Academic journal article Contemporary Economic Policy

Public versus Private Delivery of Municipal Solid Waste Services: The Case of North Carolina

Academic journal article Contemporary Economic Policy

Public versus Private Delivery of Municipal Solid Waste Services: The Case of North Carolina

Article excerpt


For a number of years government organizations have attempted to enhance the effectiveness and efficiency of public service delivery in various ways, including privatization of municipal solid waste collection and disposal. The contracting out of services to the private sector has increased, although many municipalities still deliver services directly.

Several studies have found that cost minimization is a major consideration for service delivery choices in waste and recycling services (Bel and Miralles, 2003; Walls, Macauley, and Anderson, 2005). According to Bel and Miralles (2003), compared with political factors such as political party affiliation and ideology, service cost is the most important factor when municipalities decide whether to contract out municipal solid waste services to private companies or deliver services themselves. It has been generally understood that the contracting out of municipal solid waste services can yield significant cost savings. Contrary to this general understanding, however, recent evidence shows that there is no relationship between contractual arrangements and cost savings (e.g., Bel and Costas, 2006; Callan and Thomas, 2001; Dijk-graaf and Gradus, 2003, 2007).

The purpose of this paper is to examine the effects of different institutional arrangements and service characteristics--including private contractors versus public delivery--on cost savings, efficiency, and productivity of municipal solid waste services. To do so, this paper employs a cost function approach and uses municipal data from North Carolina covering three years (1997, 2001, and 2003).

This paper contributes to the current literature in several ways. As some previous studies have done (e.g., Szymanski, 1996; Szymanski and Wilkins, 1993), this paper uses data from different years (i.e., 1997, 2001, and 2003). This approach allows us to control for intertemporal factors by using yearly dummies. In particular, this approach is useful to control for contractual dynamics and the problem of holdup in the case of private contracting. After successfully winning initial contracts in the first tendering process, private contractors are able to keep winning the contracts and raise the price of solid waste service delivery year after year. In this paper, solid waste costs include collection, recycling, and disposal of commercial and industrial nonhazardous solid waste, as well as residential waste; in most studies, solid waste costs include only collection of residential waste. Although this approach makes it difficult to directly compare empirical findings in this paper with other studies, it allows for a more complete view of overall cost savings, efficiency, and productivity gains. In addition, this paper employs a more complex and detailed model in examining the effects of different institutional arrangements and characteristics on cost savings, efficiency gains, and productivity of delivering municipal solid waste services; it introduces more variables to provide more precise estimations and control for region- and municipality-specific factors.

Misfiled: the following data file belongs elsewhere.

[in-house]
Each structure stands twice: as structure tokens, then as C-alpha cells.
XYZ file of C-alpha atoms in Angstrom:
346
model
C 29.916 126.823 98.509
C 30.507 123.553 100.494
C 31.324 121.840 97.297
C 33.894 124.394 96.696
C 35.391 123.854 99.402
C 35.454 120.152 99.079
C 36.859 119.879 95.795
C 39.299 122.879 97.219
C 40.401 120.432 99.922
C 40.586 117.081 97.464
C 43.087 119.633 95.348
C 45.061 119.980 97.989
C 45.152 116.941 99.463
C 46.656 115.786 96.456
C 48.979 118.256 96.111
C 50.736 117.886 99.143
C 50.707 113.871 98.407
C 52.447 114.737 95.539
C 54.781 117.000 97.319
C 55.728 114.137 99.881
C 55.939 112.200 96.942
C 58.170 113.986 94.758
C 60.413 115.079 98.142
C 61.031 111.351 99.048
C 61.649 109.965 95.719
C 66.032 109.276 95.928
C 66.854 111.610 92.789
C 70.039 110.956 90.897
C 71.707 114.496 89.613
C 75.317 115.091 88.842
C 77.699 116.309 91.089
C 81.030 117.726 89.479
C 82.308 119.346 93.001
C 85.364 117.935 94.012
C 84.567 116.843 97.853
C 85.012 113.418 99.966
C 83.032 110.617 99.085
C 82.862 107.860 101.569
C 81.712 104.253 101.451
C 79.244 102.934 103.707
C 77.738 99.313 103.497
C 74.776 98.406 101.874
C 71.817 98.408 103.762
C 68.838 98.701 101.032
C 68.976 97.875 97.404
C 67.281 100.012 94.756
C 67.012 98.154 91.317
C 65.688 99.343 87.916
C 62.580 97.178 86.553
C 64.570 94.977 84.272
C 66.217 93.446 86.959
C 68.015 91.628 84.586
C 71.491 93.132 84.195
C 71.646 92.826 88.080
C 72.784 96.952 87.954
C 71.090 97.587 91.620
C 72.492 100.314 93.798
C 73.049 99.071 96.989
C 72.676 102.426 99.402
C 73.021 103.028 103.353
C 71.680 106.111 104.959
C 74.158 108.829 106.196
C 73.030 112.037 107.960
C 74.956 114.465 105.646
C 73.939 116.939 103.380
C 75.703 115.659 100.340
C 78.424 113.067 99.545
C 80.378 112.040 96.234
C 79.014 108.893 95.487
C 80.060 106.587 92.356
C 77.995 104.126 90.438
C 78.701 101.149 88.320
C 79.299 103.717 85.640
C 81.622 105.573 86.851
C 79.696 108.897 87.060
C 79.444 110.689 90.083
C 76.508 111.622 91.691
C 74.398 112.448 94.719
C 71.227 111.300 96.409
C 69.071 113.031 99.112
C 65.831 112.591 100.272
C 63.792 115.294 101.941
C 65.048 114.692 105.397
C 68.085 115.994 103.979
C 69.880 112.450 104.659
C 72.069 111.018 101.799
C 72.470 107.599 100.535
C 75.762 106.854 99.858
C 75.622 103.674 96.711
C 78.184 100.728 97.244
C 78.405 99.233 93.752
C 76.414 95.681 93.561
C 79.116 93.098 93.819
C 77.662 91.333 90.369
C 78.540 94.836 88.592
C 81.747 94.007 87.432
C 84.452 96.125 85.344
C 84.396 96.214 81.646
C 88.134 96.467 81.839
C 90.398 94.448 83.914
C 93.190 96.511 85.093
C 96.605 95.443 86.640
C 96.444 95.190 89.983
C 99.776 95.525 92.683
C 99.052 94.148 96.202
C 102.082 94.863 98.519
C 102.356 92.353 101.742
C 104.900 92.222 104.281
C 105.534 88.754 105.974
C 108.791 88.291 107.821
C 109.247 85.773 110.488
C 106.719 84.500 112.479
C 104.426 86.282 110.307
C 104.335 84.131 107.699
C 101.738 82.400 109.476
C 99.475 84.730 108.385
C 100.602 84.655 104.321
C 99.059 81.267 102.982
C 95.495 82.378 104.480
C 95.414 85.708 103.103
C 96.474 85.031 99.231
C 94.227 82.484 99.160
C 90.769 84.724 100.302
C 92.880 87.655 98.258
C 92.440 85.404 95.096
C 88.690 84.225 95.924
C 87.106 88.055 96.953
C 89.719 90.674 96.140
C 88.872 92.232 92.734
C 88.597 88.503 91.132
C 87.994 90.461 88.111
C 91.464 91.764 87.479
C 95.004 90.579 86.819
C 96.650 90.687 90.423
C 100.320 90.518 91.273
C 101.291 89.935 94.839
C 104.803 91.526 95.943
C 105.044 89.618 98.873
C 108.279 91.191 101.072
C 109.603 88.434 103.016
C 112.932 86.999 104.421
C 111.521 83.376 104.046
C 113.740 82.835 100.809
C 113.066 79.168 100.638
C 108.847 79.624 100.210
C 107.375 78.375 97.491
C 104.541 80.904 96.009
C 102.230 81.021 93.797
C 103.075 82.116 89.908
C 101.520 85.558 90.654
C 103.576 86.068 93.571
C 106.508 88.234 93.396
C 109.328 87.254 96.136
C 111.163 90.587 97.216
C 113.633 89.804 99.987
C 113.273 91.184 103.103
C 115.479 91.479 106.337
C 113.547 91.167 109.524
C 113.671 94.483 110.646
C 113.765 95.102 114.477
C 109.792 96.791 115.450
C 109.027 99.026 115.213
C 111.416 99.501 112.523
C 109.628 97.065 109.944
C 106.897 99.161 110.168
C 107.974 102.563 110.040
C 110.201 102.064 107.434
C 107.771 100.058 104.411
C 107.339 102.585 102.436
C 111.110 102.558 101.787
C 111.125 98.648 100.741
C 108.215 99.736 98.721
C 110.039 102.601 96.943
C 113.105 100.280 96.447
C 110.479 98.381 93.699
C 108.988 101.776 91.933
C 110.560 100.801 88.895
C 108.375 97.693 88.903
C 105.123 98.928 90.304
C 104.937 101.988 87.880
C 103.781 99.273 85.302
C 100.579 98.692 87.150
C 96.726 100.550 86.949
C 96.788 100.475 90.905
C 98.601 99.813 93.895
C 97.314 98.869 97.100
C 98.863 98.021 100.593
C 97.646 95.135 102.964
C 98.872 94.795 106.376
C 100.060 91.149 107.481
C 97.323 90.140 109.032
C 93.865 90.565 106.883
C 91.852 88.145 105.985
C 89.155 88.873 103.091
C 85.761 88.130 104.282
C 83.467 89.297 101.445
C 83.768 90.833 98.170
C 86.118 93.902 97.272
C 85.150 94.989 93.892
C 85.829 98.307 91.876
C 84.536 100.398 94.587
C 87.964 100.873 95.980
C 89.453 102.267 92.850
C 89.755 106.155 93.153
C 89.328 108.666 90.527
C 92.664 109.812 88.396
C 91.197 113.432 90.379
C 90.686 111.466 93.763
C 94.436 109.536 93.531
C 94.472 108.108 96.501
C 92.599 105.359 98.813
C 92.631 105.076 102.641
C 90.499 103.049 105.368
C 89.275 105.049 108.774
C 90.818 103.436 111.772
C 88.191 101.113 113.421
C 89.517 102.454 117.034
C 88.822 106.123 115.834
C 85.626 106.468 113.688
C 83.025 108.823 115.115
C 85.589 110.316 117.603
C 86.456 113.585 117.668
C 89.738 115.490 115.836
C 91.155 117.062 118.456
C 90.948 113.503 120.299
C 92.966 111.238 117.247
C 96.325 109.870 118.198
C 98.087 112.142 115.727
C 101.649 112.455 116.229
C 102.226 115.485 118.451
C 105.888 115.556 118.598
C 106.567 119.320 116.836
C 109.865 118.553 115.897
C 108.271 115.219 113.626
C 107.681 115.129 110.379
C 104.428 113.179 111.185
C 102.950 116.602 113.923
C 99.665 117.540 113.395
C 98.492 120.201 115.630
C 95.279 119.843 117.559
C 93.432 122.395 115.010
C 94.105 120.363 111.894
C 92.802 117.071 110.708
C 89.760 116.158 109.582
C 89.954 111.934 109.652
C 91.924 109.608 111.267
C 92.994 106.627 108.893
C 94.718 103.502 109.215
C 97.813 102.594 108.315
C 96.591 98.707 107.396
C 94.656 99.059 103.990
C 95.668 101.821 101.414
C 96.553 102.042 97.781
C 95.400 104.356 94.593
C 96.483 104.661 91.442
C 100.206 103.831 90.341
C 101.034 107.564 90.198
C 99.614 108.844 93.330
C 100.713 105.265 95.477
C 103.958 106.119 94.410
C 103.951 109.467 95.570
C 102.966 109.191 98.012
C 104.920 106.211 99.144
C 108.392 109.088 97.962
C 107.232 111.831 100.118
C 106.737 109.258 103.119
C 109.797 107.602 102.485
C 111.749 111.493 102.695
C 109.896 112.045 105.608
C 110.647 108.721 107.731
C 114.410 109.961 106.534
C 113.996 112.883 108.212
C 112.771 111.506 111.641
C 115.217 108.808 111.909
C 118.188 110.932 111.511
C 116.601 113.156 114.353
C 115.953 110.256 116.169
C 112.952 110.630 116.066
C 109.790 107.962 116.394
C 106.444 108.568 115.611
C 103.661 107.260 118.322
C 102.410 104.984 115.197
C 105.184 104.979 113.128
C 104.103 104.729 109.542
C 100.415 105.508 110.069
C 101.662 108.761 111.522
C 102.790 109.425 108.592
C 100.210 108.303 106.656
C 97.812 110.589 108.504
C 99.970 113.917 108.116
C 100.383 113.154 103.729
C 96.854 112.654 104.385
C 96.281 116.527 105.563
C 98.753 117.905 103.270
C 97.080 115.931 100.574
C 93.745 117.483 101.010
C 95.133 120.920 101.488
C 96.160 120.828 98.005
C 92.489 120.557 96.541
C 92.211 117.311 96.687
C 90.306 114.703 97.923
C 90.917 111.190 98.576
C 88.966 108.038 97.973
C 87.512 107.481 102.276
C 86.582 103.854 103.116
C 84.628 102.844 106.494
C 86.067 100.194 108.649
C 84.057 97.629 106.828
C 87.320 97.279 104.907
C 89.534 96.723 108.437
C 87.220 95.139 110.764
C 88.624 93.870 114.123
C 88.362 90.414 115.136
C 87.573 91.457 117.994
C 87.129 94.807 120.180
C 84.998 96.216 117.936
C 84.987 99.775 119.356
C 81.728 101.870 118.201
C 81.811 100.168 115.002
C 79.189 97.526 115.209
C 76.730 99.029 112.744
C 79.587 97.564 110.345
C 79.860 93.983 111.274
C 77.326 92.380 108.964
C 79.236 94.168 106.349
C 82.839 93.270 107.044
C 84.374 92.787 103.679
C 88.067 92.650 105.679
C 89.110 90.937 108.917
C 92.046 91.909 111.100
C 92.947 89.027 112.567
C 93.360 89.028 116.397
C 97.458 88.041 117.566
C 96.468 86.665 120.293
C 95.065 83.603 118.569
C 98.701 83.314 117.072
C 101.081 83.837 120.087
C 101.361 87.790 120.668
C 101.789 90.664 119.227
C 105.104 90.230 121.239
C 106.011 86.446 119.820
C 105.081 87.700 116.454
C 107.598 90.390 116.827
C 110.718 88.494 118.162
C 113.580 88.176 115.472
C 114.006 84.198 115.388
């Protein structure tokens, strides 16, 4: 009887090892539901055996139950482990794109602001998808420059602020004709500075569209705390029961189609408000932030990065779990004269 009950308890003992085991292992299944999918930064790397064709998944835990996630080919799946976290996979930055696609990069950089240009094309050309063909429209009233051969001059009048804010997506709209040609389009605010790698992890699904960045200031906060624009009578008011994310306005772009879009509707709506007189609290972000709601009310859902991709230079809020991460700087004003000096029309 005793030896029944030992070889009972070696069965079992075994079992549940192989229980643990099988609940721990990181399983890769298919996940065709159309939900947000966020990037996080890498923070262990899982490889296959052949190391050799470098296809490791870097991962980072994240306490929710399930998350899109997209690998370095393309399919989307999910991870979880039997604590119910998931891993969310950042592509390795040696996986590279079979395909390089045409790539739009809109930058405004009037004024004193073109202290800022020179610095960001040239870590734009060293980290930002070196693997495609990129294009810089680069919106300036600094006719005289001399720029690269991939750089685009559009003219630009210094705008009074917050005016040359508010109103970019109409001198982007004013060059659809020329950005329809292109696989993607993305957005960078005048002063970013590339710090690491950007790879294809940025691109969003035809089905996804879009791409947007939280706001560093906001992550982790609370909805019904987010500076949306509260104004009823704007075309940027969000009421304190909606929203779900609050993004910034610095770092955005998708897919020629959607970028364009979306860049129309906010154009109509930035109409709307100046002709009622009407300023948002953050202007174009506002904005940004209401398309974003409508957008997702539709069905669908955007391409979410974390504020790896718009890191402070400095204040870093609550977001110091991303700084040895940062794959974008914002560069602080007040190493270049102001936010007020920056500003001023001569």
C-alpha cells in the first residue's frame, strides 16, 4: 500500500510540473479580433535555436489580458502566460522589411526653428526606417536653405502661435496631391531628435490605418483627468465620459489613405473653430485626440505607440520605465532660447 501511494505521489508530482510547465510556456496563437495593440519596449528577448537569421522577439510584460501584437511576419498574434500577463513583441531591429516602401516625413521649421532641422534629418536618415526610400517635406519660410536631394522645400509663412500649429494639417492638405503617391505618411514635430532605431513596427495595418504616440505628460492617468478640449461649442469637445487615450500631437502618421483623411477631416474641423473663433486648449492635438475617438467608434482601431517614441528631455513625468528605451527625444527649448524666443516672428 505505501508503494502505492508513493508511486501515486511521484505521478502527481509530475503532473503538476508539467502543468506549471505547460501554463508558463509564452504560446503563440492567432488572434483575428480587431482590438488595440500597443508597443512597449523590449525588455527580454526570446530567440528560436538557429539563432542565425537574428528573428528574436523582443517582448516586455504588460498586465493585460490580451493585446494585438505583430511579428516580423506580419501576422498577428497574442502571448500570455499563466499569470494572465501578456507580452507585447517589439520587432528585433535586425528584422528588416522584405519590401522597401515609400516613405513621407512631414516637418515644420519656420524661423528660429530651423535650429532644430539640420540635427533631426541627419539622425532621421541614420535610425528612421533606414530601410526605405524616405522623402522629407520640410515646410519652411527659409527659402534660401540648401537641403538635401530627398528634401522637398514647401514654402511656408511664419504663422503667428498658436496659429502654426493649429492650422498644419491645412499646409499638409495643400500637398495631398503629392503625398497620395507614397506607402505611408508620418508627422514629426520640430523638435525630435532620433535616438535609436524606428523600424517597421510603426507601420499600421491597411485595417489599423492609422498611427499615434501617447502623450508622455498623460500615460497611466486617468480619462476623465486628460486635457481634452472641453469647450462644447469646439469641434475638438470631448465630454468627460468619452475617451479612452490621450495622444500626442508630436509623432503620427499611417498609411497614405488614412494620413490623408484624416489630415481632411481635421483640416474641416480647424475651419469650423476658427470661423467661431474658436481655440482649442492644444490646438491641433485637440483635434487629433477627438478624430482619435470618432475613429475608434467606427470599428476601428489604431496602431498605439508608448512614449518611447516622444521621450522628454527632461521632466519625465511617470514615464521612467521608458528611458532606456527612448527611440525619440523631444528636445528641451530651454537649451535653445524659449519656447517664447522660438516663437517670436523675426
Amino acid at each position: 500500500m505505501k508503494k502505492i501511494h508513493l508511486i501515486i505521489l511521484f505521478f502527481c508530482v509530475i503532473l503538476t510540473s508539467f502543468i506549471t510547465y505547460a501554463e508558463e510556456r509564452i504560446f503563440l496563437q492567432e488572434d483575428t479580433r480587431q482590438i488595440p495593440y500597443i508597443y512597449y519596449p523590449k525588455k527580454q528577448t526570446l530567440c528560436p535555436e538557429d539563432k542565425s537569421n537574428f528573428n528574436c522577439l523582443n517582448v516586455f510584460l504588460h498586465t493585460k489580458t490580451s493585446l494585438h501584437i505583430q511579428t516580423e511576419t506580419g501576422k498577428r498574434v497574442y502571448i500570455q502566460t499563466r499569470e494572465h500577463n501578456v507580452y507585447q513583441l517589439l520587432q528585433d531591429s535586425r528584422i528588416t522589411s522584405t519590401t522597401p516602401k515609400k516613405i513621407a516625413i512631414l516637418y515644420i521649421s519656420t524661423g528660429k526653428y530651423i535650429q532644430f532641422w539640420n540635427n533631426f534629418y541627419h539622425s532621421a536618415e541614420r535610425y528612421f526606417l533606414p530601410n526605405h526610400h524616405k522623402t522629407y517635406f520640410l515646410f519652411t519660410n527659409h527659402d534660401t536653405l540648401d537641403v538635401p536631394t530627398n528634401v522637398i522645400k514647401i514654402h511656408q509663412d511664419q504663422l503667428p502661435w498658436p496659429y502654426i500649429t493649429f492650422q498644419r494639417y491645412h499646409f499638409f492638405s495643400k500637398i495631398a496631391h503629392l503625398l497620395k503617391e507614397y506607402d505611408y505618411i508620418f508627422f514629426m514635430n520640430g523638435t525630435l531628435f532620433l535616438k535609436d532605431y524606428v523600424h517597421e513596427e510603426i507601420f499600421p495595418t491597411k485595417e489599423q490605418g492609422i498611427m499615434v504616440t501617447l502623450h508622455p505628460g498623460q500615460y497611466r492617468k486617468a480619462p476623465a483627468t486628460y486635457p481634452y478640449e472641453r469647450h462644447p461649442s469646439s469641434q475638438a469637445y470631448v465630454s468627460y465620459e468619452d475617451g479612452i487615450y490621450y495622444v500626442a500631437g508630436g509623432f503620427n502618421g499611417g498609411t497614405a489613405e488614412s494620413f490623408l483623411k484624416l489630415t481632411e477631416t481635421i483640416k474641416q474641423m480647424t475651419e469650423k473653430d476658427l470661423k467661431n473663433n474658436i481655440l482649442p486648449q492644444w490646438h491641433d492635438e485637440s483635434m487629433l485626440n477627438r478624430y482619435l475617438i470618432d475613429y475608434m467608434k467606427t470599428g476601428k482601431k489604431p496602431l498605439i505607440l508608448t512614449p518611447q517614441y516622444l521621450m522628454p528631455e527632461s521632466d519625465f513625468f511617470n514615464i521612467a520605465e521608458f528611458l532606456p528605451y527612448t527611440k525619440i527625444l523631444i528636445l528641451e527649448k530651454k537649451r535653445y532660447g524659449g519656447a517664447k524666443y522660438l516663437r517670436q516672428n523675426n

Section II discusses different institutional arrangements and service characteristics in municipal solid waste service delivery and provides an overview of current literature. In Section III, the translog cost function for empirical estimation is developed and discussed, along with the cost share equation, elasticity of substitution, and productivity. Section IV explains variables and data sources employed for empirical analysis and presents descriptive results. Section V presents empirical findings, and Section VI summarizes important findings and discusses study limitations.


Generally, public domestic services are delivered using one of the three broad institutional arrangements: (1) (1) public delivery, (2) privatization, and (3) contracting out. …

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